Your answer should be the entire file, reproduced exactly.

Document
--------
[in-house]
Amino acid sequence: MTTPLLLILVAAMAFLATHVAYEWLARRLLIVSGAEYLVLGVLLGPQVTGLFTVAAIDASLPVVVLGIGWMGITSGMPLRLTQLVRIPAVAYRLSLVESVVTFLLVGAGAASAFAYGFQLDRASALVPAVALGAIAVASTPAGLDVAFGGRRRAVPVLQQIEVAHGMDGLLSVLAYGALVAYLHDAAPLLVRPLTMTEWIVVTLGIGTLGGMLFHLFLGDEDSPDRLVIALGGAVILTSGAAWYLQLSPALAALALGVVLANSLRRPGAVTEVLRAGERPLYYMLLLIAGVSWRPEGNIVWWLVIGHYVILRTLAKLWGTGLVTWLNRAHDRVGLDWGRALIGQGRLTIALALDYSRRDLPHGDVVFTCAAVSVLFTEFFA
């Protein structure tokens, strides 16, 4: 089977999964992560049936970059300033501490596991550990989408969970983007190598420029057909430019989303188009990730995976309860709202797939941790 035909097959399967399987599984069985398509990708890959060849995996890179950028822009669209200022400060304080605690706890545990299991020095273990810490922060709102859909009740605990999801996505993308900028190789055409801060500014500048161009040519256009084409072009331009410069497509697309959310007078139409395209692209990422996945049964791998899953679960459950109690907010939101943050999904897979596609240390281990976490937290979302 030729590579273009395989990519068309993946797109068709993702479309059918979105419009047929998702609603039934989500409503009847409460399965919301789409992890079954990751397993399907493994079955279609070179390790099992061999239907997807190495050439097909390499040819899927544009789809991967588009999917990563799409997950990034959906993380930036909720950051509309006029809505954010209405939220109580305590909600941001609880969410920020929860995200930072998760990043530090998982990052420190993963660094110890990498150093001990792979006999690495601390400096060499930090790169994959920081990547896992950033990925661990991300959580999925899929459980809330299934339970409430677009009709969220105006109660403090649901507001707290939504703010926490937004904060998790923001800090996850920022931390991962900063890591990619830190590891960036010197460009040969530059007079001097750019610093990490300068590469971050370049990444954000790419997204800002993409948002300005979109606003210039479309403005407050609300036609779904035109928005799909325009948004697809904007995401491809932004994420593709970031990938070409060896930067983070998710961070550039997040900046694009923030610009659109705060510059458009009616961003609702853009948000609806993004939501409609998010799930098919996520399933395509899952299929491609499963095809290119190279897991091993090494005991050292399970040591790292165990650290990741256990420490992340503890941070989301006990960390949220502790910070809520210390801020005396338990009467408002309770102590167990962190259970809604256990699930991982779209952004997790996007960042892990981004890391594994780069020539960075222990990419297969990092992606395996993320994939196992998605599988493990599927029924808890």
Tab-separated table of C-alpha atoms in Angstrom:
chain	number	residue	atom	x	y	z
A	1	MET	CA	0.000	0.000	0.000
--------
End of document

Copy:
[in-house]
Amino acid sequence: MTTPLLLILVAAMAFLATHVAYEWLARRLLIVSGAEYLVLGVLLGPQVTGLFTVAAIDASLPVVVLGIGWMGITSGMPLRLTQLVRIPAVAYRLSLVESVVTFLLVGAGAASAFAYGFQLDRASALVPAVALGAIAVASTPAGLDVAFGGRRRAVPVLQQIEVAHGMDGLLSVLAYGALVAYLHDAAPLLVRPLTMTEWIVVTLGIGTLGGMLFHLFLGDEDSPDRLVIALGGAVILTSGAAWYLQLSPALAALALGVVLANSLRRPGAVTEVLRAGERPLYYMLLLIAGVSWRPEGNIVWWLVIGHYVILRTLAKLWGTGLVTWLNRAHDRVGLDWGRALIGQGRLTIALALDYSRRDLPHGDVVFTCAAVSVLFTEFFA
């Protein structure tokens, strides 16, 4: 089977999964992560049936970059300033501490596991550990989408969970983007190598420029057909430019989303188009990730995976309860709202797939941790 035909097959399967399987599984069985398509990708890959060849995996890179950028822009669209200022400060304080605690706890545990299991020095273990810490922060709102859909009740605990999801996505993308900028190789055409801060500014500048161009040519256009084409072009331009410069497509697309959310007078139409395209692209990422996945049964791998899953679960459950109690907010939101943050999904897979596609240390281990976490937290979302 030729590579273009395989990519068309993946797109068709993702479309059918979105419009047929998702609603039934989500409503009847409460399965919301789409992890079954990751397993399907493994079955279609070179390790099992061999239907997807190495050439097909390499040819899927544009789809991967588009999917990563799409997950990034959906993380930036909720950051509309006029809505954010209405939220109580305590909600941001609880969410920020929860995200930072998760990043530090998982990052420190993963660094110890990498150093001990792979006999690495601390400096060499930090790169994959920081990547896992950033990925661990991300959580999925899929459980809330299934339970409430677009009709969220105006109660403090649901507001707290939504703010926490937004904060998790923001800090996850920022931390991962900063890591990619830190590891960036010197460009040969530059007079001097750019610093990490300068590469971050370049990444954000790419997204800002993409948002300005979109606003210039479309403005407050609300036609779904035109928005799909325009948004697809904007995401491809932004994420593709970031990938070409060896930067983070998710961070550039997040900046694009923030610009659109705060510059458009009616961003609702853009948000609806993004939501409609998010799930098919996520399933395509899952299929491609499963095809290119190279897991091993090494005991050292399970040591790292165990650290990741256990420490992340503890941070989301006990960390949220502790910070809520210390801020005396338990009467408002309770102590167990962190259970809604256990699930991982779209952004997790996007960042892990981004890391594994780069020539960075222990990419297969990092992606395996993320994939196992998605599988493990599927029924808890």
Tab-separated table of C-alpha atoms in Angstrom:
chain	number	residue	atom	x	y	z
A	1	MET	CA	0.000	0.000	0.000